July 17th 1918

– Tsar Nicholas II and his family are executed

1919 – 1927: Lenin’s Russia and its aftermath

The first two years of Lenin’s government were dominated by a civil war that revealed the extent of opposition to the Bolsheviks, from groups as varied as aristocratic tsarist supporters, peasants, foreign powers and other left-leaning parties like the Mensheviks. Yet the diversity of the ‘White’ armies prevented them from co-ordinating their efforts against the ‘Reds’ and the military genius and fanatical organisation of Trotsky enabled the Bolsheviks to solidify their control. The brutal suppression of an uprising amongst sailors at the Kronstadt naval base the following year confirmed that Lenin was prepared to use violence when his party’s position was threatened and there was little further open dissent. This enabled Lenin to relax economic control and focus on recovery after so many years of war and the New Economic Policy was declared at the 10th Party Congress. Although heavy industry remained nationalised, private trading was now tolerated and small scale industry began to recover. Politically, the policy was controversial because it was interpreted as a return to capitalism and in the years after Lenin’s death, economic policy was to dominate the power struggle between his potential successors. Although Trotsky seemed the most likely candidate to take over, he proved less successful at outmanoeuvring his opponents than the Party Secretary; Josef Stalin. After first aligning with Zinoviev and Kamenev and using their mistrust of Trotsky to criticise him, Stalin then aligned with ‘rightists’ of the Politburo (Bukarin, Rykov and Tomsky) to argue that his former allies’ belief in the abandonment of the NEP represented a betrayal of Lenin’s wishes. After the left-wing of the party had been side-lined, Stalin’s future as the next leader of the Soviet Union was confirmed.

Key dates include:

March 4th 1919 – The Comintern is founded

November 1920 – The Civil War ends in Bolshevik victory

February 23rd – March 17th 1921 – The Kronstadt Uprising

March 17th 1921 - The New Economic Policy (NEP) is declared

May 26th 1922 – Lenin suffers his first stroke

January 21st 1924 – Lenin dies

1926 – Trotsky, Zinoviev and Kamenev are ousted from the Politburo

1927 – Trotsky, Zinoviev and Kamanev lose their party membership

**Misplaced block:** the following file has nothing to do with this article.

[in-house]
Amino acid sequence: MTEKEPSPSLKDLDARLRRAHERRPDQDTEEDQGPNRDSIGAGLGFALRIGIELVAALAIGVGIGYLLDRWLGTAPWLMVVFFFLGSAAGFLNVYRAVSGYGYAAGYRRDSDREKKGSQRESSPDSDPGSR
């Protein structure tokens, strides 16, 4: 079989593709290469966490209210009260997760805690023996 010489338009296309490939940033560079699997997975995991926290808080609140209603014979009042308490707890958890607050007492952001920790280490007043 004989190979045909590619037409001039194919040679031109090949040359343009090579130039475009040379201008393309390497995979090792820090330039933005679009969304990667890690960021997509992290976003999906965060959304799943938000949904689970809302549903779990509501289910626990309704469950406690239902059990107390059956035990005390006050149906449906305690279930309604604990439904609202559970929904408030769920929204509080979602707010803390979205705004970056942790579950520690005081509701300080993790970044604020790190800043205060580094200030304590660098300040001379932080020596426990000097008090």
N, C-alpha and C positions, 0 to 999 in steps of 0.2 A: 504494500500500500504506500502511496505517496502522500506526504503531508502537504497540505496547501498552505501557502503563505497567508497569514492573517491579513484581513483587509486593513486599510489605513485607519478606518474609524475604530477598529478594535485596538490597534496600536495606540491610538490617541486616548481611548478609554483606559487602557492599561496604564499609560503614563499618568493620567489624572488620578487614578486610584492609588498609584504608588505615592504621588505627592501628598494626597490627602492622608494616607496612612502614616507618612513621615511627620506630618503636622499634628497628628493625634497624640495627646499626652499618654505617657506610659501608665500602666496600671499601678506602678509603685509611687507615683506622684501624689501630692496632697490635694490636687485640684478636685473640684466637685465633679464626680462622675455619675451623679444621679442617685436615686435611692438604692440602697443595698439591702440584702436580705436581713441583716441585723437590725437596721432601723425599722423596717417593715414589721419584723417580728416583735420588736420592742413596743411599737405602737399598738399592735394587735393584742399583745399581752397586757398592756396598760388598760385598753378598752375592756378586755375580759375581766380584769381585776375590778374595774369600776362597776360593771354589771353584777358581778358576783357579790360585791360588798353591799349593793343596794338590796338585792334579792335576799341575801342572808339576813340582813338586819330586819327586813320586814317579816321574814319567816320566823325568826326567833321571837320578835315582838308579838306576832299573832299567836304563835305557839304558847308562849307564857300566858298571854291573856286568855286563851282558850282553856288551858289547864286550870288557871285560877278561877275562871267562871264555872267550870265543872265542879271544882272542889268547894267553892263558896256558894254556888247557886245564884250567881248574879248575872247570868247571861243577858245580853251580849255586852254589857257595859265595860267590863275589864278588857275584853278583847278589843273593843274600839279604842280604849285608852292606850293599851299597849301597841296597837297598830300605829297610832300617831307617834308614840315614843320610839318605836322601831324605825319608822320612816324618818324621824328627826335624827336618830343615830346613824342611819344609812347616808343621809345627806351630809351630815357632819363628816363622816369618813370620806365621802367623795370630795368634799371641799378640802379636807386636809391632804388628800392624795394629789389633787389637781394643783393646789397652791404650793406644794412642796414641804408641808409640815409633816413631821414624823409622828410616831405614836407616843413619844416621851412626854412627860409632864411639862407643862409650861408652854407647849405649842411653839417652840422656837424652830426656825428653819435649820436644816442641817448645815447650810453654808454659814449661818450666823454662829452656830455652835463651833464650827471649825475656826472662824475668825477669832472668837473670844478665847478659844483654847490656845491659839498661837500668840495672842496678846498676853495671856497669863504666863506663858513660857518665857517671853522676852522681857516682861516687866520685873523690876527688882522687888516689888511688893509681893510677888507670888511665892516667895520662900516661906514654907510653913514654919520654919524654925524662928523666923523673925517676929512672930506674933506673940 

1928 – 1941: Stalin’s Russia

Stalin firmly believed that the Soviet Union required economic modernisation and increased self-sufficiency if it was to survive a war with hostile foreign powers. In 1941, his policies were put to the ultimate test when Nazi Germany invaded and occupied large areas of the Soviet Union. The years preceding this were some of the most controversial and tumultuous in Russian history, with Stalin combining industrial growth and agricultural reform with terror and purging on an unprecedented scale. Over twenty million people were caught up in the Stalinist purges and their supposed crimes ranged from economic sabotage to spying for the West. High profile Bolsheviks, including the former Politburo, were publically trialled and executed on the basis of forced confessions that were made in vain efforts to save the lives of the their families. In addition, millions of workers and peasants were sent to gulags or executed if the NKVD doubted their commitment to Stalinist policy. Life in the countryside was particularly brutal, with the collectivisation of agriculture failing to produce the surplus of grain Stalin desired. His increased requisitioning therefore resulted in widespread famine, particularly in the Ukraine. Resistance to Stalin’s rule was largely kept in check through the creation of a personality cult and owing to fear of the NKVD but the leader’s paranoia grew to increasingly bizarre proportions throughout the 1930s. Even the Red Army itself was purged, despite the focus on war preparations during the Third Five Year Plan.

Key dates include:

1928 - 1932 – The First Five Year Plan

November 1929 – Collectivisation begins

1932-3- The Ukrainian famine

1933-7 – The Second Five Year Plan

December 1st 1934 – Kirov is assassinated

December 1936 – The Show Trials of Zinoviev and Kamenev

March 1938 – The trial and execution of Bukharin

1938-41 – The Third Five Year Plan

June 22nd 1941 – The Soviet Union is invaded by Nazi Germany